People Operations & Talent: mid-year update


Market Trends

It has been a fascinating year in the People & Talent space, and following on from the previous year we continue to see the growing awareness and understanding Founders & CEO’s have around the value of a solid, world class People function.

As such, companies continue to invest heavily in the people function, and their expectations of what they want from their HR and talent leaders is greater than ever before. They are seeking candidates that have not only scaled organizations from 50 to 120, but have exposure taking companies beyond the 500 employee mark, as well as preparing and taking a company through an IPO.

Hiring managers are also in pursuit of People & Talent professionals who can efficiently use data and metrics to support their functions. Data-driven HR candidates have the ability to show strategic insight on people, hiring, engagement, and performance trends, displaying overall contribution to the company strategy, and financial success.

Diversity & Inclusion has remained a hot topic. CEO’s & Founders are continuing to seek the guidance and long term solutions necessary to build a diverse workforce from an early stage. Companies with higher levels of diversity are proven to be more profitable, and diversity of thought is essential to a well-rounded team.

Hiring Trends

The market remains aggressively candidate-led. The demand for the top 10% of talent continues to pressurize executives to embrace innovative ways to attract and retain hires (another area where hiring a great people leader can add tremendous value). While in-person collaboration is important for company culture, flexible working is a prerequisite for any candidate seeking a new role. There is evidence that allowing an employee to work from home at least once a week can actually increase retention and productivity.

A common theme among HR candidates is a desire to work for a mission-driven company. Startups can be more competitive in attracting top talent by defining their mission and values early on, and by ensuring that mission is a highly visible part of the organization. In order to demonstrate that the people function is a high-priority for your business, candidates should have significant exposure and time with the company founders and C-suite executives.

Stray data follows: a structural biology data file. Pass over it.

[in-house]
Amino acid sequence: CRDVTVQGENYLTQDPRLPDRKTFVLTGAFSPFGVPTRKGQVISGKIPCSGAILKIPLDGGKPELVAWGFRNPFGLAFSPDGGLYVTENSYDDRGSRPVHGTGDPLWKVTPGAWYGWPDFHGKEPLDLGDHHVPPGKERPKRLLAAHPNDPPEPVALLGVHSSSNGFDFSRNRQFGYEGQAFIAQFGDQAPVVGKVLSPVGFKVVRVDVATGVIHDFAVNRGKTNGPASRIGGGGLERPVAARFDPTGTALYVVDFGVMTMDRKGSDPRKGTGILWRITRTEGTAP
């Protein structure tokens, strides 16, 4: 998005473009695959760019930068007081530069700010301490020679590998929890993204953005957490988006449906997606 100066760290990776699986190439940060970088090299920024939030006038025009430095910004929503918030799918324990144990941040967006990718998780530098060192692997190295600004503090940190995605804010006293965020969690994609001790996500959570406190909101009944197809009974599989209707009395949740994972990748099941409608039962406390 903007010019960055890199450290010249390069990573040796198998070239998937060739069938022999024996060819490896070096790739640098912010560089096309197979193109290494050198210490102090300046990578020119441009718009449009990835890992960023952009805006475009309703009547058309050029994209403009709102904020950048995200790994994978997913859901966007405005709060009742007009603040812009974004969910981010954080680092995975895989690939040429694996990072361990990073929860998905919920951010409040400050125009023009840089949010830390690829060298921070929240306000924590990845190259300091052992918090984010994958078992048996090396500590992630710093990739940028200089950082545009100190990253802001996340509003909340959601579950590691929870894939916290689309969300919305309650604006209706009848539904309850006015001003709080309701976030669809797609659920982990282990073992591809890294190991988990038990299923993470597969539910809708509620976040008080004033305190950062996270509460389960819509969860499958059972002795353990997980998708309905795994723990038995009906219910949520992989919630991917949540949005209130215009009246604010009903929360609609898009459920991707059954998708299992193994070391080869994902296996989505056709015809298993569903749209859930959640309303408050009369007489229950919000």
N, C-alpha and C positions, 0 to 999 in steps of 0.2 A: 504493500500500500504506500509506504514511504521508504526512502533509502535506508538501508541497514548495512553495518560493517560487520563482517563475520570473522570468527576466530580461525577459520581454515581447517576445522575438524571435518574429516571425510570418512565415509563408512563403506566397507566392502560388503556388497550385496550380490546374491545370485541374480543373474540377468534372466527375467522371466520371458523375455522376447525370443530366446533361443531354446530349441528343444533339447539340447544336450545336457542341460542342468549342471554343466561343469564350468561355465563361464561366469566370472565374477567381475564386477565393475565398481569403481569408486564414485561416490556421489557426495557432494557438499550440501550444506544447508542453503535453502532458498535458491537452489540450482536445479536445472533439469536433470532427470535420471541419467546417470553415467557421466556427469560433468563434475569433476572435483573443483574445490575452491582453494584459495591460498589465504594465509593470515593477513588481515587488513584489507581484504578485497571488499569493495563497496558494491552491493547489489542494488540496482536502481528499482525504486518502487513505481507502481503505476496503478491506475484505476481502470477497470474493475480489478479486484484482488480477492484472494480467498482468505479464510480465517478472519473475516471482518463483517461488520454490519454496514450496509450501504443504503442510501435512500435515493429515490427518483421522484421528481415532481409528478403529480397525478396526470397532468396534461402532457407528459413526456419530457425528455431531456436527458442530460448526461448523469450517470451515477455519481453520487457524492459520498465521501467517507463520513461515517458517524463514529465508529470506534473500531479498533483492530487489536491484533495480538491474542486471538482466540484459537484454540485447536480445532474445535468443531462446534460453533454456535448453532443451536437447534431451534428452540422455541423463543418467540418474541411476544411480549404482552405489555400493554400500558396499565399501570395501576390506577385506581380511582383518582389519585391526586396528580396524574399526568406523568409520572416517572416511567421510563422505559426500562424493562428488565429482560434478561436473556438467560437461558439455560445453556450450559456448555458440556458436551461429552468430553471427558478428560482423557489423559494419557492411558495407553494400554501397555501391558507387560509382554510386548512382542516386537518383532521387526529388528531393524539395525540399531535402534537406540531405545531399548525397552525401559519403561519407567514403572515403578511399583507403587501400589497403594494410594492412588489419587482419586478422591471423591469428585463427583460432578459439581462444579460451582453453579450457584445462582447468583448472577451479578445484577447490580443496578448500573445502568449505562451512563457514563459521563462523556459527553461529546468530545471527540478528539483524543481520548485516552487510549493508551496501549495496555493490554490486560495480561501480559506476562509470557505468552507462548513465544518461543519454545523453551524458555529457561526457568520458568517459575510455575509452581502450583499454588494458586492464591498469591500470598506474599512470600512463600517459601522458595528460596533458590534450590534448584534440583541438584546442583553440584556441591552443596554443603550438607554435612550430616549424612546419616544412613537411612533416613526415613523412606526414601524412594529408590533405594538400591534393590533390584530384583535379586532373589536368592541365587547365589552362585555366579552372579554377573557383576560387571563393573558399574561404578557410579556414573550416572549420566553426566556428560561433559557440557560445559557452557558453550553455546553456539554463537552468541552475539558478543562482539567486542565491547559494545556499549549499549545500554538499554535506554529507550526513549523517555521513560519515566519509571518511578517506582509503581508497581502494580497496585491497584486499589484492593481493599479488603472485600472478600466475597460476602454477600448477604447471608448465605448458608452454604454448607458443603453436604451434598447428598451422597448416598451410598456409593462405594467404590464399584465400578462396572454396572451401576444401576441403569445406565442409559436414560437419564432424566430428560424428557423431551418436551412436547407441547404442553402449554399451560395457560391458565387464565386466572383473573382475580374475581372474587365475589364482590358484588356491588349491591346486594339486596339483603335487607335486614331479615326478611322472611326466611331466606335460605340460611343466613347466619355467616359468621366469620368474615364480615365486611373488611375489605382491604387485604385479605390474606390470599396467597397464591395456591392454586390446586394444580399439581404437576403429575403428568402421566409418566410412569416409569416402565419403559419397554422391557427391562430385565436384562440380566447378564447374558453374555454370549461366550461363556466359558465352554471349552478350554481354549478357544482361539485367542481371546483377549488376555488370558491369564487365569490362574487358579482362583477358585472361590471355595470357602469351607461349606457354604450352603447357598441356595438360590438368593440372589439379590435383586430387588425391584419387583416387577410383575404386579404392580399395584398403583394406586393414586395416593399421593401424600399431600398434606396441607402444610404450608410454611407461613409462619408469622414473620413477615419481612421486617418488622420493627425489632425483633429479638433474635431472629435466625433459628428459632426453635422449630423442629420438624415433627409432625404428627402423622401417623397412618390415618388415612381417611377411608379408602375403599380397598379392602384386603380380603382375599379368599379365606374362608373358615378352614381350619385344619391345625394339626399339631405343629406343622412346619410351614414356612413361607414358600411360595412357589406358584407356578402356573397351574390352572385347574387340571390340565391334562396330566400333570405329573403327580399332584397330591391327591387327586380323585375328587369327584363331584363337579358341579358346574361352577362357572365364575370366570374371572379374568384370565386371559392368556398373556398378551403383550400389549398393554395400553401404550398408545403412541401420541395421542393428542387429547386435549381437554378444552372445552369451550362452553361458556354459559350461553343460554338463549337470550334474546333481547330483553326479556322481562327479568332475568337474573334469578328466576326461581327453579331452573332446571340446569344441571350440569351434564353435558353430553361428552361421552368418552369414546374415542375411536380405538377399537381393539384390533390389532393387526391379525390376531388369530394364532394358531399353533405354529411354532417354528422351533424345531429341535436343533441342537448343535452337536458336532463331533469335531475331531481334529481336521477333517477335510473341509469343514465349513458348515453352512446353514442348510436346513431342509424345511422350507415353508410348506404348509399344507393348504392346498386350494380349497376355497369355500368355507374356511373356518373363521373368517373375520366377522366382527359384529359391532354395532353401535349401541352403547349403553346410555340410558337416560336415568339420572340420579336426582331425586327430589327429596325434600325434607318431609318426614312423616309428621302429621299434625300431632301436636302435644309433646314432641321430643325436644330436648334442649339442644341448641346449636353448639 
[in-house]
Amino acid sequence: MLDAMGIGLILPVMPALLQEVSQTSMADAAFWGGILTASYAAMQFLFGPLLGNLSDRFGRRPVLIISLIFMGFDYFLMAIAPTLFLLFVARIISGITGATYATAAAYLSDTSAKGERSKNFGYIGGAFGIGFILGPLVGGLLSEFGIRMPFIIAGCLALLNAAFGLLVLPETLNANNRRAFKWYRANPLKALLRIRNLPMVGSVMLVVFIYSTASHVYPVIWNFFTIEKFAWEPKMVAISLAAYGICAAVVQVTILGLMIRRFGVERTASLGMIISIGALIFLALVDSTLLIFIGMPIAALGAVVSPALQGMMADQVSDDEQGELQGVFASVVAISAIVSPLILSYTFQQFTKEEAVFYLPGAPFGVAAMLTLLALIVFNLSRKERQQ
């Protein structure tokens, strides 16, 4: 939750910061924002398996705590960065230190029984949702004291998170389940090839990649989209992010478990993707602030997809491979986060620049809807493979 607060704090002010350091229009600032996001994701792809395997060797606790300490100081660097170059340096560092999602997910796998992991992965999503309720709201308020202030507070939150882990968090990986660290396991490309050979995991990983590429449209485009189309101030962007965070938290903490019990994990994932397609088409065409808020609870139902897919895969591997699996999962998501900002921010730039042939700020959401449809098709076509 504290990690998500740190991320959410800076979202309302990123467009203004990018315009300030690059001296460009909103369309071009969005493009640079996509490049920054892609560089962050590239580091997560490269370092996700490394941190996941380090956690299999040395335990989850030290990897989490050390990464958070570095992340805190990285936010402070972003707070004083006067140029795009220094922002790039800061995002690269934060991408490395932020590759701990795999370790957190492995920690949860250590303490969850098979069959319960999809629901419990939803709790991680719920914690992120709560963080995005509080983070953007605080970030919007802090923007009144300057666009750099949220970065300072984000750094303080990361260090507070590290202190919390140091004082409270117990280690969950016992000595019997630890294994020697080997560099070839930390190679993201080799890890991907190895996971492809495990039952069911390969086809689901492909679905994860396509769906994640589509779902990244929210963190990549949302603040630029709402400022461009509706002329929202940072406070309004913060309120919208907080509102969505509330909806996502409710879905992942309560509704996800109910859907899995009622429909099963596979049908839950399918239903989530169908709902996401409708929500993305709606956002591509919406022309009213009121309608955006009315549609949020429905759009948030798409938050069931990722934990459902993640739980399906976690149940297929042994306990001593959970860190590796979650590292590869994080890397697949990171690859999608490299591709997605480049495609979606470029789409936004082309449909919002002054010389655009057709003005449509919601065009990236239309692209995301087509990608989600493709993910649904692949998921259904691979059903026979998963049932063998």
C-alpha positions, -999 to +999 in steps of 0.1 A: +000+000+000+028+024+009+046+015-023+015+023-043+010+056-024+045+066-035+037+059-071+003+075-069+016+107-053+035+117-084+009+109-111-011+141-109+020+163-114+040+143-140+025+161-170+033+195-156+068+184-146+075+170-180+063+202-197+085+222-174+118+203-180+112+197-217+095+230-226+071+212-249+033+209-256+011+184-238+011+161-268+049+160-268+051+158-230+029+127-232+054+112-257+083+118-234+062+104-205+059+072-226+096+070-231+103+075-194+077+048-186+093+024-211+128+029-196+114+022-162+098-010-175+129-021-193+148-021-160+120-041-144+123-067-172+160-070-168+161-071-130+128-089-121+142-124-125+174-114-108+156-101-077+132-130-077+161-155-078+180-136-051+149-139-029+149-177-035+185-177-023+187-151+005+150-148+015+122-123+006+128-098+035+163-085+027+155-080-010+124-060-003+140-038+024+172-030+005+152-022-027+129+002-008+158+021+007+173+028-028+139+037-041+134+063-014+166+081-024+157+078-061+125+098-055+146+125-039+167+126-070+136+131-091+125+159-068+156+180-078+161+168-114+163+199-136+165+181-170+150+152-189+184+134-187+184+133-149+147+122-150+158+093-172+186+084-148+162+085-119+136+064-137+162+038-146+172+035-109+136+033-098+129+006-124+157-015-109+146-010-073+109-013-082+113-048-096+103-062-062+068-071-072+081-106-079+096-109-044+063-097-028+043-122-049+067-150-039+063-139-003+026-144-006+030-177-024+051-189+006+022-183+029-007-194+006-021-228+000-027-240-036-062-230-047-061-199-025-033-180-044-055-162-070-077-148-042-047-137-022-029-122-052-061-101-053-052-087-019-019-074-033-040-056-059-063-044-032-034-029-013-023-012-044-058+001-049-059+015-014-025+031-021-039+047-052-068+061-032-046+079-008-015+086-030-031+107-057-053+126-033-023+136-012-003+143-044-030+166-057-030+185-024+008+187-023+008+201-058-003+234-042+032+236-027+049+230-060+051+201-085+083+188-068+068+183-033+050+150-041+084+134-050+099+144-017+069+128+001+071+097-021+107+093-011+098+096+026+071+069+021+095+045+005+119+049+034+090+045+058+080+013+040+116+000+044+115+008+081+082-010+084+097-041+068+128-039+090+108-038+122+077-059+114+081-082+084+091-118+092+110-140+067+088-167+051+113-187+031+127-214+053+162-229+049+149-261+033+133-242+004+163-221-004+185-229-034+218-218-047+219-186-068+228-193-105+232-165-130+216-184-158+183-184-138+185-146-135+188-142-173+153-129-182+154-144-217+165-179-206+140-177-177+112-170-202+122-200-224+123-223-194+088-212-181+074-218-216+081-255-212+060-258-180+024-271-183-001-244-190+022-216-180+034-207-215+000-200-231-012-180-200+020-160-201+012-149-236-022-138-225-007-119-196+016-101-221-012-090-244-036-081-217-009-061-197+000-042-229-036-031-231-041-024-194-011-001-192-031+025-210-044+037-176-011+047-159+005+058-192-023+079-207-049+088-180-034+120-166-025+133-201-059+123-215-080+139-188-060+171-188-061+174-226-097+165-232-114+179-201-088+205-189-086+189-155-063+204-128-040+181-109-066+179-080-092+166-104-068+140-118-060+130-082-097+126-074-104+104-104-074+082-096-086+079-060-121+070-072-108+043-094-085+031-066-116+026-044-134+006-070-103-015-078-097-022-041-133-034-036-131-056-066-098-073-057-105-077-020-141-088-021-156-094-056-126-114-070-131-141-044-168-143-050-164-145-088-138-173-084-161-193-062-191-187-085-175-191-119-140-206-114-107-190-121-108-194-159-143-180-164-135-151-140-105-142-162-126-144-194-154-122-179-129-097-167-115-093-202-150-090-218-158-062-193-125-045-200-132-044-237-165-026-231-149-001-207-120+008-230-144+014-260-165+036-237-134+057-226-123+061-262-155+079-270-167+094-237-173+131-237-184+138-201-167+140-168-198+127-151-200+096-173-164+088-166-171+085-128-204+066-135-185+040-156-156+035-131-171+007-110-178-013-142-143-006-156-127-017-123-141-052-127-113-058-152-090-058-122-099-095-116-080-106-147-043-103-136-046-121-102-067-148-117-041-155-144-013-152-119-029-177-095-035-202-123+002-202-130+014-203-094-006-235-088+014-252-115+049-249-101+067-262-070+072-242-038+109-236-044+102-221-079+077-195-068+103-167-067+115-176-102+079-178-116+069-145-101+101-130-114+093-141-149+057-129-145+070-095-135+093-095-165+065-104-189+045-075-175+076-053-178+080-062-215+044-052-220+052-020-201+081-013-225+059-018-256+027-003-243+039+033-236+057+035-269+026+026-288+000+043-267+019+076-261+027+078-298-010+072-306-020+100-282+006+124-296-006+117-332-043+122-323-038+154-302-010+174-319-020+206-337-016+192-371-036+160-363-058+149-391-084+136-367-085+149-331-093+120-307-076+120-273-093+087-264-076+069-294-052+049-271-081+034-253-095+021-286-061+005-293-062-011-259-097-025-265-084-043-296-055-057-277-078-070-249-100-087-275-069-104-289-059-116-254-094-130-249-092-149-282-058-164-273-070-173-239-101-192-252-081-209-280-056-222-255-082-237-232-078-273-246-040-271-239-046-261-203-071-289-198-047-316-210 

Finally, it is important to have a slick and succinct process for closing candidates. Be respectful of their decision making process, but be mindful not to prolong the closing process, as doing so rarely achieves the desired outcome.

2020 Forecast

While Silicon Valley may be known for its thriving startup scene, much of the growth is happening behind the scenes. We predict an influx in technology companies who are offering faster and more efficient services to consumers. These apps and technology-based products require a domestic and local technical workforce, often including hourly paid employees. Therefore, HR professionals with skills managing hourly paid workers will be highly sought after.

As it becomes increasingly challenging to hire top HR talent in the Bay Area, companies will need to challenge the misconception that the top 10% (those “wishlist” candidates who meet all criteria for skills and expectations) are the only employable candidates. As Patty McCord (former Chief Talent Officer at Netflix) wrote, “In truth, one company’s A player may be a B player for another firm. There is no formula for what makes people successful.” There are many candidates with high potential and a transferable skill set who don’t necessarily fit the mold for the “ideal candidate”. Patty goes on to say: “On occasion I even advise companies to hire a businessperson, not an HR specialist, to run HR. Just like any other department or division head, your HR chief should understand the details of your business, how you earn your revenue, who your customers are, and your strategy for the future.” Those candidates who have scaled a company to 300 have the potential to be just as valuable as those who have scaled a company to 1000. We would encourage hiring managers to be open to “risk”, particularly under the guidance of our expertise here at Robert Walters.


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